Obviously, it’s within the power of the executive to release people. I am confident that there will be legal challenges to the effect that it’s unconstitutional just to detain people indefinitely in this way; and one way or another that claim will reach some court which may rule upon it. But it is important to note that it will no longer be possible to claim that Congress didn’t authorize this. Before, earlier decisions such as Hamdan turned on the claim, upheld by the courts, that Congress never intended or authorized these kinds of commissions. Now Congress has spoken. It has authorized the detentions and the commissions. So the claim will have to be that the Constitution prohibits these in some way. Regarding detention, that will be a difficult claim to make out insofar as POWs can always be held. But these guys are not exactly POWs, they’re something different. They are unlawful enemy combatants. POWs have to be returned at the end of hostilities, but there are no obvious set of hostilities for these guys. I think this is going to mean in the short term that the main pressure on the administration to let these people go is going to be political. I think that some of the detainees, it seems very likely, will be released and the administration has said they’d like to get rid of Guantanamo. In the meantime, until they decide to release those people and figure out where to send them, there’s not any obvious alternative solution provided under this statute.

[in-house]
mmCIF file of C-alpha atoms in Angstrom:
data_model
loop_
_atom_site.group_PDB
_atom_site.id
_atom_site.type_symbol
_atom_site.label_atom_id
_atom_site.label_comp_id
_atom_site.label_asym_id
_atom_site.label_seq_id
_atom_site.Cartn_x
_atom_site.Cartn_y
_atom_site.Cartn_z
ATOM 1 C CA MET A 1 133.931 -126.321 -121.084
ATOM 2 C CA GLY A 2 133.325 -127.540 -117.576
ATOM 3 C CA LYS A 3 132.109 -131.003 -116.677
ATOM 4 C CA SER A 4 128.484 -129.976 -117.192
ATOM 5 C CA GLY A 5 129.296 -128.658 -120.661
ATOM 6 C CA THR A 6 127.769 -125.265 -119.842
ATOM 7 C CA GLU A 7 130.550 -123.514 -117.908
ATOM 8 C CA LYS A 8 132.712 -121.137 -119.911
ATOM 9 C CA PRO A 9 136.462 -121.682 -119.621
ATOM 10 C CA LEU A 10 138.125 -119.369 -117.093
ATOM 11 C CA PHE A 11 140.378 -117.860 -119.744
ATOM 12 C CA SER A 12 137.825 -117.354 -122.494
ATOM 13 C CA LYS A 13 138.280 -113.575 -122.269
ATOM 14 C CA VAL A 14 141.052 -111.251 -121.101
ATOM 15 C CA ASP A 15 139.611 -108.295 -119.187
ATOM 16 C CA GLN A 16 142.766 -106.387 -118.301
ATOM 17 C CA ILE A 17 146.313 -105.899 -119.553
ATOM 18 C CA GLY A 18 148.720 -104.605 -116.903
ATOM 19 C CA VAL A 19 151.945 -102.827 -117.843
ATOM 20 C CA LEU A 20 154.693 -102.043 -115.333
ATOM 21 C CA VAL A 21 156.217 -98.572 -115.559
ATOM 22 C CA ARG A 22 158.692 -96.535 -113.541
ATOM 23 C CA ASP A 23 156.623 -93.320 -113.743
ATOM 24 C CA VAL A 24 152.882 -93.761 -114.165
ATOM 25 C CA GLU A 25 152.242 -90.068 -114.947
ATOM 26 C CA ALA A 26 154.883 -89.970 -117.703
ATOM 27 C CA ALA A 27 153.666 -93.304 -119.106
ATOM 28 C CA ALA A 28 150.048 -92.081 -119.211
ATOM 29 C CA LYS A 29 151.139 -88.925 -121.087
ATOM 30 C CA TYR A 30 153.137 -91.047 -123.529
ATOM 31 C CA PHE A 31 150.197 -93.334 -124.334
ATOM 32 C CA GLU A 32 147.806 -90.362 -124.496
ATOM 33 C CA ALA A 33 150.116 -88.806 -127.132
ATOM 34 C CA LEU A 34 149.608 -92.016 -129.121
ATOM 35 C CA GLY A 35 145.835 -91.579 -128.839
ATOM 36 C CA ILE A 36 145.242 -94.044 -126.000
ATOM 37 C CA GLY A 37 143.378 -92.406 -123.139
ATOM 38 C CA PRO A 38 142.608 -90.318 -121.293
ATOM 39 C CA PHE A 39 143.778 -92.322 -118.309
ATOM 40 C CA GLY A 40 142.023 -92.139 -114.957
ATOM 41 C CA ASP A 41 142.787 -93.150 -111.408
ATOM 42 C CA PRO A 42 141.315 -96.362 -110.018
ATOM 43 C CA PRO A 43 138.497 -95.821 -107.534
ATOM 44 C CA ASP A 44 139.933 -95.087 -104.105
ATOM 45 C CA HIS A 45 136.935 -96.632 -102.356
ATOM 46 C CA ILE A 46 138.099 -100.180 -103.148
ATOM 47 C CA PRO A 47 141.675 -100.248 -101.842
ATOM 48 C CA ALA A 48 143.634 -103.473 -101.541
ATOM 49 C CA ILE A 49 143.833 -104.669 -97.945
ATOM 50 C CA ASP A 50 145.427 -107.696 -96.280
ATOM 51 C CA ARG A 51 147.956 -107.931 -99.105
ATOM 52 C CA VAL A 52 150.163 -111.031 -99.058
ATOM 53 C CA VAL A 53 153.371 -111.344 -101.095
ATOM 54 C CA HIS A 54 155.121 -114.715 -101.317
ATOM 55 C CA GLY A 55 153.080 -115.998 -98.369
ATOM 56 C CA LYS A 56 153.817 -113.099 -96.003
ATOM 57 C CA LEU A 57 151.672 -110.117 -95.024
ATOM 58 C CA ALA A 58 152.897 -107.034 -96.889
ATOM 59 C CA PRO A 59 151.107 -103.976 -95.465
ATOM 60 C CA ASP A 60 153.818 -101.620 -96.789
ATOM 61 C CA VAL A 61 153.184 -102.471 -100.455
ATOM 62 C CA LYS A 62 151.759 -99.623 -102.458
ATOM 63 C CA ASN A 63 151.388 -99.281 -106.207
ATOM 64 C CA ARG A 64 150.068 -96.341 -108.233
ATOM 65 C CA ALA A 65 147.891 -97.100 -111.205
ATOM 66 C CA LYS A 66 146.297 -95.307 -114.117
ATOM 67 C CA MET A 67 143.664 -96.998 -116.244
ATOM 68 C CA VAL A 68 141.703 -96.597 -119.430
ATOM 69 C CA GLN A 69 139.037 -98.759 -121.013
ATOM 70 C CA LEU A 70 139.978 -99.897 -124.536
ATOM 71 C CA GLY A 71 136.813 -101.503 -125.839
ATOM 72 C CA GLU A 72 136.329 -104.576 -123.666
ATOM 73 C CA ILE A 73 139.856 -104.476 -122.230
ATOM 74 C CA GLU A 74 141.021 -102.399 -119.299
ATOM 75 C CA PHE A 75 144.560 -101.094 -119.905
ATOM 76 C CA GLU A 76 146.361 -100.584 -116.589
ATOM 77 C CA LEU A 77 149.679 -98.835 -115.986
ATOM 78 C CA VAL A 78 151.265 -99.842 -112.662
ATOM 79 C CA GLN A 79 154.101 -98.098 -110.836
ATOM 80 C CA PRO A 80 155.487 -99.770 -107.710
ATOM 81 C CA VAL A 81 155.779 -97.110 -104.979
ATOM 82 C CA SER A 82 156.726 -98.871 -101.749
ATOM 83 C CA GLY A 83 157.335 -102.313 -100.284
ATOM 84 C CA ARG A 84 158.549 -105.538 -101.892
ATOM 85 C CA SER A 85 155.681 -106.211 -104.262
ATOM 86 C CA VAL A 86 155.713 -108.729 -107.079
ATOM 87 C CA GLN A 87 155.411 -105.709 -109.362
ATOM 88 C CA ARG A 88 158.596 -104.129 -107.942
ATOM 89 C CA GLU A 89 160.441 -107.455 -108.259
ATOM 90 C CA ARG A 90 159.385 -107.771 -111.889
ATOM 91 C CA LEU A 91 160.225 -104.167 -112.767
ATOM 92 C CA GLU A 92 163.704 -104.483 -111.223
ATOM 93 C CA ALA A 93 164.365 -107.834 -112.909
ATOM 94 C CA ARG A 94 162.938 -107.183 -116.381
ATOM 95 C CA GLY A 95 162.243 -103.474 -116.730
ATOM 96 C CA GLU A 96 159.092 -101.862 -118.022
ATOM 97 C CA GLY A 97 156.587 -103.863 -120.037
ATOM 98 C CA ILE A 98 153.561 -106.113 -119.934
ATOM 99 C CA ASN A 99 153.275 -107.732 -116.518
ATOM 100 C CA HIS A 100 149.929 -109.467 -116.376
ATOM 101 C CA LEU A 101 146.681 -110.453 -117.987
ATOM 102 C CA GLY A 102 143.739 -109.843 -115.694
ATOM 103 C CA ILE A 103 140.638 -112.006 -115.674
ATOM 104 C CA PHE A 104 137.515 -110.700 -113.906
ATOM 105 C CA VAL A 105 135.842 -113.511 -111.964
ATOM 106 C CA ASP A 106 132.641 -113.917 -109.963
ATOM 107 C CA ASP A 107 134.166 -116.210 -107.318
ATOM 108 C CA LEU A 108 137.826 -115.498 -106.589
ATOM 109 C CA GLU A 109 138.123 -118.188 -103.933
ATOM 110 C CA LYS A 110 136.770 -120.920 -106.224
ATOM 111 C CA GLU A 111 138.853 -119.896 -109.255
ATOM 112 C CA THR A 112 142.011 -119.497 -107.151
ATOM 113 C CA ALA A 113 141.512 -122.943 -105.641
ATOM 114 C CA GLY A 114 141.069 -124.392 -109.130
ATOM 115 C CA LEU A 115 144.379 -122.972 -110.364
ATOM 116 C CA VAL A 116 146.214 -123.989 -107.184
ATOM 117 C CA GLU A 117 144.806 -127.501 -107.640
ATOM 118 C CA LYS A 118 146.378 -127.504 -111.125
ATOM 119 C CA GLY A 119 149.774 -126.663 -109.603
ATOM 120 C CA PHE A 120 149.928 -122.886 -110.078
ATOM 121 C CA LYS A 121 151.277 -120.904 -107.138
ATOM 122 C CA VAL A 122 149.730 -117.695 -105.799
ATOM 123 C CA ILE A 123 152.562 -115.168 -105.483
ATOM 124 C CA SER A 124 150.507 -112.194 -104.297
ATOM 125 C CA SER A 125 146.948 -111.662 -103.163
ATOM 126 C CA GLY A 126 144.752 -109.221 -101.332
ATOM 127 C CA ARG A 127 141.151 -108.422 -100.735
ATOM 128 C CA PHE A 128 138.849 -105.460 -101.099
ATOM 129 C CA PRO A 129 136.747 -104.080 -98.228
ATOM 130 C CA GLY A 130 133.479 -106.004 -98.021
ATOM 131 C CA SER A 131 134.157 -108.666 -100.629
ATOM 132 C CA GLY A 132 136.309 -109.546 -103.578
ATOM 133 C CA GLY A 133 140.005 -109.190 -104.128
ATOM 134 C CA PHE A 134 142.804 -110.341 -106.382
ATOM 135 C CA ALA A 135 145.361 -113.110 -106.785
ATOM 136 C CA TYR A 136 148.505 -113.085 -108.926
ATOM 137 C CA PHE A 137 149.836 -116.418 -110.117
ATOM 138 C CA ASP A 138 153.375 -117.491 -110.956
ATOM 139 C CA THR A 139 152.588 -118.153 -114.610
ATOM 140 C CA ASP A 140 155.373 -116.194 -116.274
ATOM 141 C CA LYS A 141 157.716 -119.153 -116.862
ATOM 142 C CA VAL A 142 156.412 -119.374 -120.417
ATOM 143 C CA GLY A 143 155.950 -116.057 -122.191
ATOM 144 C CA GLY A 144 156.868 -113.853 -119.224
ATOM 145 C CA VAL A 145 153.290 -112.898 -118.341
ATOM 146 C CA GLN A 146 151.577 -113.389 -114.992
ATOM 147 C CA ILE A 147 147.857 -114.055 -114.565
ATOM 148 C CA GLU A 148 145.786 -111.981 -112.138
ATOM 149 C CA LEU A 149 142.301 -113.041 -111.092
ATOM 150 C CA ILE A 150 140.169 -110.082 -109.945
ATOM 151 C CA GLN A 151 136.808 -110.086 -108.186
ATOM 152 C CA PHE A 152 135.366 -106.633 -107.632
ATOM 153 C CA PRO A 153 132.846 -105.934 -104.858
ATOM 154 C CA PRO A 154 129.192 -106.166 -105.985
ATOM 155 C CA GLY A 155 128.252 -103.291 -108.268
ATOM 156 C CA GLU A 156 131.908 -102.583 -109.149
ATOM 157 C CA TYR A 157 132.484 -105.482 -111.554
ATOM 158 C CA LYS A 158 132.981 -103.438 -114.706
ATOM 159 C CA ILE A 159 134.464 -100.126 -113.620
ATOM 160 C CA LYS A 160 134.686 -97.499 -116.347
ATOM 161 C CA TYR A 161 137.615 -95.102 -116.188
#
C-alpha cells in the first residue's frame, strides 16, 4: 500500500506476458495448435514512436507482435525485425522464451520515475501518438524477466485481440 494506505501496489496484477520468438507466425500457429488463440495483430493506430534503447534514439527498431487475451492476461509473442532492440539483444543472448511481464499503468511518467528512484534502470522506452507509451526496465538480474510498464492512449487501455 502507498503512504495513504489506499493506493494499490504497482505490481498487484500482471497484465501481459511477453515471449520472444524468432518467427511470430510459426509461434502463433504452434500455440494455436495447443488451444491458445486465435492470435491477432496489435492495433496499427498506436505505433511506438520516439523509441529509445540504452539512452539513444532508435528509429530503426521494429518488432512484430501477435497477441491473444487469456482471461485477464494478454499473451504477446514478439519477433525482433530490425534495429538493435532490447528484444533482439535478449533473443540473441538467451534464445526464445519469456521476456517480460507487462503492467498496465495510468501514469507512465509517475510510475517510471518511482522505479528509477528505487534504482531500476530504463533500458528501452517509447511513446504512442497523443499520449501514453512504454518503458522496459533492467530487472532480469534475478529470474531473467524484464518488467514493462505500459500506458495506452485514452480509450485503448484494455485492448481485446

How serious is the issue of habeas corpus and their not being allowed to challenge their own detention? Will this be overturned, or is it now the letter of the law?

It’s something that will definitely be challenged and the challenge will have to come in the form of a claim that this suspension of habeas corpus violates the Constitution—because, again, Congress appears to have been pretty clear about what they said. So that’s a pretty significant fact, but I think we can say with certainty that some attempts will be made to challenge this in the courts.

So we’re going to see more of this kind of back and forth between the Supreme Court, Congress, and the president?

I think we will. This is not the end of the game. So far, I would say the really important steps were the initial detentions, the Supreme Court’s demand for some sort of hearings; then the government’s attempt to craft some way to run these military commissions; then the Hamdan decision overturning some of the government’s plan. Now this statute is clearly an important chapter, but I don’t think that it’s the last chapter.